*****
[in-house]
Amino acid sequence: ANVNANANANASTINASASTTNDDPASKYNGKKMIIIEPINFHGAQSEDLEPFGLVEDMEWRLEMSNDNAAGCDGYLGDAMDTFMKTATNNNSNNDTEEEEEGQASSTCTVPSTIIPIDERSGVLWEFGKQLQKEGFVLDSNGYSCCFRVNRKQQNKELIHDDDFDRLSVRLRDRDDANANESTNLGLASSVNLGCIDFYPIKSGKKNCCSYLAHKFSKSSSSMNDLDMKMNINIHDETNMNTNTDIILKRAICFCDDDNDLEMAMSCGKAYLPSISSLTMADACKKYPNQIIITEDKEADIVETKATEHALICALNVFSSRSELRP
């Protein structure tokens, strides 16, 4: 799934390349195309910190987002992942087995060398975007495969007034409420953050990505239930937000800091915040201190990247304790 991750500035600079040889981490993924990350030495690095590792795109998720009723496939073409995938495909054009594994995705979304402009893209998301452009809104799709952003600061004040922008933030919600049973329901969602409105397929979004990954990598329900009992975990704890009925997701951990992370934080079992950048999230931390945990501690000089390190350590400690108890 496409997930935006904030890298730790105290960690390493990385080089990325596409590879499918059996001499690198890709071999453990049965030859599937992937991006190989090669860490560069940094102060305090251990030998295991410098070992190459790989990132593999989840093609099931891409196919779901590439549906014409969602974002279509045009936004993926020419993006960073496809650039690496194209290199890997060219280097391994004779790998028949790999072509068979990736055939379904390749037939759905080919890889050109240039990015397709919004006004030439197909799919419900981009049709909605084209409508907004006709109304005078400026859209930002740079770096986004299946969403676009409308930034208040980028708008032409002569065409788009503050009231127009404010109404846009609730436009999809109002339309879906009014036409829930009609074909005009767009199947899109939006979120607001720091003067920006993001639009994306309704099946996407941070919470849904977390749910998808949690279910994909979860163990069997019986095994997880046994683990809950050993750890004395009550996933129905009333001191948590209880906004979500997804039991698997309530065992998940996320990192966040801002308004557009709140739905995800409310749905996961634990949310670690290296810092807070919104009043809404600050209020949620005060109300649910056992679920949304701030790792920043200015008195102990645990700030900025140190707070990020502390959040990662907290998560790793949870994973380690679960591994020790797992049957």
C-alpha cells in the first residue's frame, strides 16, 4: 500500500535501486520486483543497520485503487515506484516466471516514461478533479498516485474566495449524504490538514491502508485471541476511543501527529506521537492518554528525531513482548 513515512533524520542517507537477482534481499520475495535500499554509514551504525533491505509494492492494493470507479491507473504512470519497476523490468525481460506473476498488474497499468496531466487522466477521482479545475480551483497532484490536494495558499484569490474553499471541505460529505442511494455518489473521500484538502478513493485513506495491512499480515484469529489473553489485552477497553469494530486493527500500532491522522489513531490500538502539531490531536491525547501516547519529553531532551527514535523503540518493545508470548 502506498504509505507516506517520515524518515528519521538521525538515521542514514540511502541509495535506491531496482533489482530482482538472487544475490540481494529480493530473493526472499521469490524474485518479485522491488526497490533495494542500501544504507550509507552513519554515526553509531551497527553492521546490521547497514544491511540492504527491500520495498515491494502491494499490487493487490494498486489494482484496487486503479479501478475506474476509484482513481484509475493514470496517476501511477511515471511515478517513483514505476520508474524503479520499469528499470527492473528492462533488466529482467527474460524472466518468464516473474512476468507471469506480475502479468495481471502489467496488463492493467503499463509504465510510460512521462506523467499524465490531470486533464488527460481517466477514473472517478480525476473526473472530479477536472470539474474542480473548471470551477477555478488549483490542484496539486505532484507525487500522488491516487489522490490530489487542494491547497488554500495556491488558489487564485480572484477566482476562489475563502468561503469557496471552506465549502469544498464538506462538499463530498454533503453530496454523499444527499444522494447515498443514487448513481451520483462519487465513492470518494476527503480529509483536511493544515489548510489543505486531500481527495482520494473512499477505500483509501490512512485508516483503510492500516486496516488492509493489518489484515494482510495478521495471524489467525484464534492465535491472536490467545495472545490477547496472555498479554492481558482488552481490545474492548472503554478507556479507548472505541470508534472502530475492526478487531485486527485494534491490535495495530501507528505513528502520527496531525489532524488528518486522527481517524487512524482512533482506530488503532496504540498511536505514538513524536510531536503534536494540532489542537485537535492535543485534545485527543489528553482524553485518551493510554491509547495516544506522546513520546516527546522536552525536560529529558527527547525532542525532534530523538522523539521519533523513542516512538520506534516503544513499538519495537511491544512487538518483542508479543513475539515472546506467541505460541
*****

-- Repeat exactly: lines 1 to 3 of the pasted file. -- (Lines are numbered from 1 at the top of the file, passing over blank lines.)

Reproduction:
[in-house]
Amino acid sequence: ANVNANANANASTINASASTTNDDPASKYNGKKMIIIEPINFHGAQSEDLEPFGLVEDMEWRLEMSNDNAAGCDGYLGDAMDTFMKTATNNNSNNDTEEEEEGQASSTCTVPSTIIPIDERSGVLWEFGKQLQKEGFVLDSNGYSCCFRVNRKQQNKELIHDDDFDRLSVRLRDRDDANANESTNLGLASSVNLGCIDFYPIKSGKKNCCSYLAHKFSKSSSSMNDLDMKMNINIHDETNMNTNTDIILKRAICFCDDDNDLEMAMSCGKAYLPSISSLTMADACKKYPNQIIITEDKEADIVETKATEHALICALNVFSSRSELRP
């Protein structure tokens, strides 16, 4: 799934390349195309910190987002992942087995060398975007495969007034409420953050990505239930937000800091915040201190990247304790 991750500035600079040889981490993924990350030495690095590792795109998720009723496939073409995938495909054009594994995705979304402009893209998301452009809104799709952003600061004040922008933030919600049973329901969602409105397929979004990954990598329900009992975990704890009925997701951990992370934080079992950048999230931390945990501690000089390190350590400690108890 496409997930935006904030890298730790105290960690390493990385080089990325596409590879499918059996001499690198890709071999453990049965030859599937992937991006190989090669860490560069940094102060305090251990030998295991410098070992190459790989990132593999989840093609099931891409196919779901590439549906014409969602974002279509045009936004993926020419993006960073496809650039690496194209290199890997060219280097391994004779790998028949790999072509068979990736055939379904390749037939759905080919890889050109240039990015397709919004006004030439197909799919419900981009049709909605084209409508907004006709109304005078400026859209930002740079770096986004299946969403676009409308930034208040980028708008032409002569065409788009503050009231127009404010109404846009609730436009999809109002339309879906009014036409829930009609074909005009767009199947899109939006979120607001720091003067920006993001639009994306309704099946996407941070919470849904977390749910998808949690279910994909979860163990069997019986095994997880046994683990809950050993750890004395009550996933129905009333001191948590209880906004979500997804039991698997309530065992998940996320990192966040801002308004557009709140739905995800409310749905996961634990949310670690290296810092807070919104009043809404600050209020949620005060109300649910056992679920949304701030790792920043200015008195102990645990700030900025140190707070990020502390959040990662907290998560790793949870994973380690679960591994020790797992049957």